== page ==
Joan Chandler


This thesis reports on a study of women married to Royal Navy personnel and resident in the West of England and Wales. The analyses are based on data derived from secondary sources, a questionnaire survey and in-depth interviews, the field-work having been conducted between January 1985 and April 1986. Past research has concentrated on the emotional reaction of wives to husband absence, its relationship to anxiety and depression. This thesis is, however, concerned with the social situation of wives intermittently without husbands. It is an exploration of the marital and domestic consequences of husband absence and the implications it has for the wider relationships of wives periodically without husbands. A distinction is drawn between long-term absences of weeks and often months and short-term, weekday absences. - Here the evidence suggests that short but frequent absences are the most disruptive and "weekend marriages" the least satisfactory. Husband absence is seen to impact deeply into the life course experiences of wives; it increases their domestic powers and responsibilities, especially if they are resident in private housing; it alters relationships with children and the contexts of child-rearing; it effect the employment opportunities and experiences of wives; it transforms domestic routines and household timetables; and it influences the social contacts and neighbouring relations of wives, leaving wives without husbands relatively isolated members of the community. The thesis also suggests that although separation and absence have been the foci of past concern, reunion and reintegration are equally problematic. The findings provide case study information on a particular set of marital experiences and relate to wider perspectives on the construction of marriage and wifehood.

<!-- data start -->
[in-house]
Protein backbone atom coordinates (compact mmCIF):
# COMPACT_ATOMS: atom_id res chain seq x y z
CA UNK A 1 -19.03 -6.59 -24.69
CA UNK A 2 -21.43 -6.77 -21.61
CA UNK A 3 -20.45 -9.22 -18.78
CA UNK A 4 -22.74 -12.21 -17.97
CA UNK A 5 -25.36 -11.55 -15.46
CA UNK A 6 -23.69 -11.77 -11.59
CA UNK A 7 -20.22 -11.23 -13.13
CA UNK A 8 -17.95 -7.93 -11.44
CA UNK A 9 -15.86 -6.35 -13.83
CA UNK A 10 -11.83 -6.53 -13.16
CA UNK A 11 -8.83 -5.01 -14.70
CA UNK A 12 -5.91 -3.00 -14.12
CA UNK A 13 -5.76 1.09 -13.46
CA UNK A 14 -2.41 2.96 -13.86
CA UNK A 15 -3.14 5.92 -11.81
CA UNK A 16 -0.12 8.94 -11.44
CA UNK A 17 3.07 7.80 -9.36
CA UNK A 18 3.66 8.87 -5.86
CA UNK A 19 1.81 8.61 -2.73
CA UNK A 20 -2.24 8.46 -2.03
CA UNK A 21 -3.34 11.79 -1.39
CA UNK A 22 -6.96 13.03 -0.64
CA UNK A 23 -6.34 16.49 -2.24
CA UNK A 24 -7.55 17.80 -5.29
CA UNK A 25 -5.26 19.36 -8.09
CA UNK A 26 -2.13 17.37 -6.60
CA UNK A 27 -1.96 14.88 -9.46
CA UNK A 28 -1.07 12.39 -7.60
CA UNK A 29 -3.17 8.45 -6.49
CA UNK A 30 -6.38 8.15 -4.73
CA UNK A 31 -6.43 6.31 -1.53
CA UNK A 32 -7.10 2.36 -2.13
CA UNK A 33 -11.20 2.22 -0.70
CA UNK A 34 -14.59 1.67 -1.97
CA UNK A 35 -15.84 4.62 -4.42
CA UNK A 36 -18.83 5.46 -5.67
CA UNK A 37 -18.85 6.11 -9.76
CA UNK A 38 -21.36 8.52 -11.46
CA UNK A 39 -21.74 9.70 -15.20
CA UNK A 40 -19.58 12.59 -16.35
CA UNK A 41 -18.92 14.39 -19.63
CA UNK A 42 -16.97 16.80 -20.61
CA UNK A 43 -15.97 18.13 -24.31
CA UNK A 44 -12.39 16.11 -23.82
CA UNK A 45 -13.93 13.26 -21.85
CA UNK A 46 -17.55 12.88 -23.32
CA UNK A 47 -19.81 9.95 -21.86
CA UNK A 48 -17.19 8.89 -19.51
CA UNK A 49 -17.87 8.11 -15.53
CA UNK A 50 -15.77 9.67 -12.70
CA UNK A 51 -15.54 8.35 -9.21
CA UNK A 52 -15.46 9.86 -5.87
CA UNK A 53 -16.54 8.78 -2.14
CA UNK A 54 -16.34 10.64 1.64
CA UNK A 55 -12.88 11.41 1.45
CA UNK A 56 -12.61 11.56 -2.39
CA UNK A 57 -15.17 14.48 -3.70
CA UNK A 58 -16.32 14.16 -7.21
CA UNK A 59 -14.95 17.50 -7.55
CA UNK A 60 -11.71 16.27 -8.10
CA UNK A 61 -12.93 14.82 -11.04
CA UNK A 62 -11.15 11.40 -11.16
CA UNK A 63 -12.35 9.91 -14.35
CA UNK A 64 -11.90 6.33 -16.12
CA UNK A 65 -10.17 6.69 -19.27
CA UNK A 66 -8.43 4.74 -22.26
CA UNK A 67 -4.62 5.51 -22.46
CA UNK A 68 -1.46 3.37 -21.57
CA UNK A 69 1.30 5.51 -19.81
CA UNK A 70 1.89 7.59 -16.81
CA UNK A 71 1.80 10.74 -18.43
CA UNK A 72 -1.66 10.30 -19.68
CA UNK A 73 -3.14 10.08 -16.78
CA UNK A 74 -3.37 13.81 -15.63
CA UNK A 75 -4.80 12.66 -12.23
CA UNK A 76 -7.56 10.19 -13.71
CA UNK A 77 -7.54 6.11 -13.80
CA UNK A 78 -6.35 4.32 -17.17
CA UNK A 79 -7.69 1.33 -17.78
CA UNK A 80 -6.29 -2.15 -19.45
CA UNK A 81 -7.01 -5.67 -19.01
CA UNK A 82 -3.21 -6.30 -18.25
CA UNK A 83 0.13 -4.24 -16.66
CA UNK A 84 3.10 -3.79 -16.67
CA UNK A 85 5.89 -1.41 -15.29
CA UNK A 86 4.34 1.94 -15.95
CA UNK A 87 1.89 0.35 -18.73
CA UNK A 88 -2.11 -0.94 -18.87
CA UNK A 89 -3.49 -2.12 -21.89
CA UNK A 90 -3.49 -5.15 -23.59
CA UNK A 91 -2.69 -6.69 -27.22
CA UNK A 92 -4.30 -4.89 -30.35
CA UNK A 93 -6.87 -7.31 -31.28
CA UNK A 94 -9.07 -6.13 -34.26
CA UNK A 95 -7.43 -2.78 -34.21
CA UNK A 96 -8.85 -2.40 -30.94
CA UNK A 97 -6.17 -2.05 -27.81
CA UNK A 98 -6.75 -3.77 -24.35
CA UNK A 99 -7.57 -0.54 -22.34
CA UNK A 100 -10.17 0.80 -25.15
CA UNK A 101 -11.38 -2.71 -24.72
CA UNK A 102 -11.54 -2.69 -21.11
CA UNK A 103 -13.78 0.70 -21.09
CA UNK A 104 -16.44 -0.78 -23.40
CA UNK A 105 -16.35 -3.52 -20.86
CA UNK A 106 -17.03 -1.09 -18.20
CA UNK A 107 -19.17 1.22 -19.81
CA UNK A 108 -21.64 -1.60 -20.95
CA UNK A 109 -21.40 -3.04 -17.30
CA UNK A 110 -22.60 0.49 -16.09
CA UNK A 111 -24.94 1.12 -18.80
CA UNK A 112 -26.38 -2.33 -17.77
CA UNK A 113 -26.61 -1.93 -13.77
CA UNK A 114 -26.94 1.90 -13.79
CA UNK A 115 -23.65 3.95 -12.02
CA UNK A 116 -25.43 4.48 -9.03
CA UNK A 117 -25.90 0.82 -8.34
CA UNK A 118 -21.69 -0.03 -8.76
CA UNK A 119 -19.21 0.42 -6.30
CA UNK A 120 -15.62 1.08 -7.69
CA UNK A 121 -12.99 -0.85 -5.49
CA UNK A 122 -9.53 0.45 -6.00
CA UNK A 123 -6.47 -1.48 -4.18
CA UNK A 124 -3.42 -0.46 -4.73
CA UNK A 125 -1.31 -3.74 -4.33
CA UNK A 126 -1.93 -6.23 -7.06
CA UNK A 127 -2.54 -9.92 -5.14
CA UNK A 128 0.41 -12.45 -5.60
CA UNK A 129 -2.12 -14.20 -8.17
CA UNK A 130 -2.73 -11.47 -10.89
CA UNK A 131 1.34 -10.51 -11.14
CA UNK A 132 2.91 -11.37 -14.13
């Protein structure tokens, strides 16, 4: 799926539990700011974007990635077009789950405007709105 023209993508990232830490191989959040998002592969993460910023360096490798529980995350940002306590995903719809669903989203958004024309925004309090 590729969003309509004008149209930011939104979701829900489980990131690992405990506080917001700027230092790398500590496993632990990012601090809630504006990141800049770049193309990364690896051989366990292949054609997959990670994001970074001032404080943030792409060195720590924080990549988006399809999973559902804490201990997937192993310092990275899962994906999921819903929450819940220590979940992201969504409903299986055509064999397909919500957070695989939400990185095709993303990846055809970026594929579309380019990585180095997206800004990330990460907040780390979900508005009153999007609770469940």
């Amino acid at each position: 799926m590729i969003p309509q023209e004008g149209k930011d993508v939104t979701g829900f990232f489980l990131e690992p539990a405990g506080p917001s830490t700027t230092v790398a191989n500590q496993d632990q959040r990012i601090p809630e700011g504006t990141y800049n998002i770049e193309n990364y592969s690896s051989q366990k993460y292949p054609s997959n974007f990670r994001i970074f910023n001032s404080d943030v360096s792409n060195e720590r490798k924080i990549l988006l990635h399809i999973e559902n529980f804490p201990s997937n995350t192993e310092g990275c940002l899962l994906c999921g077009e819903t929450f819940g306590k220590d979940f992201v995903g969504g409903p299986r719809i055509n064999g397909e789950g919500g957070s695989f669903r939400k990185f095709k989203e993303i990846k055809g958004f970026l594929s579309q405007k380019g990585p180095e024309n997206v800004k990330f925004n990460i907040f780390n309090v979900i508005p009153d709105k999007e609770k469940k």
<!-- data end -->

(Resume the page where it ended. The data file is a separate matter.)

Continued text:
Document Type


Publication Date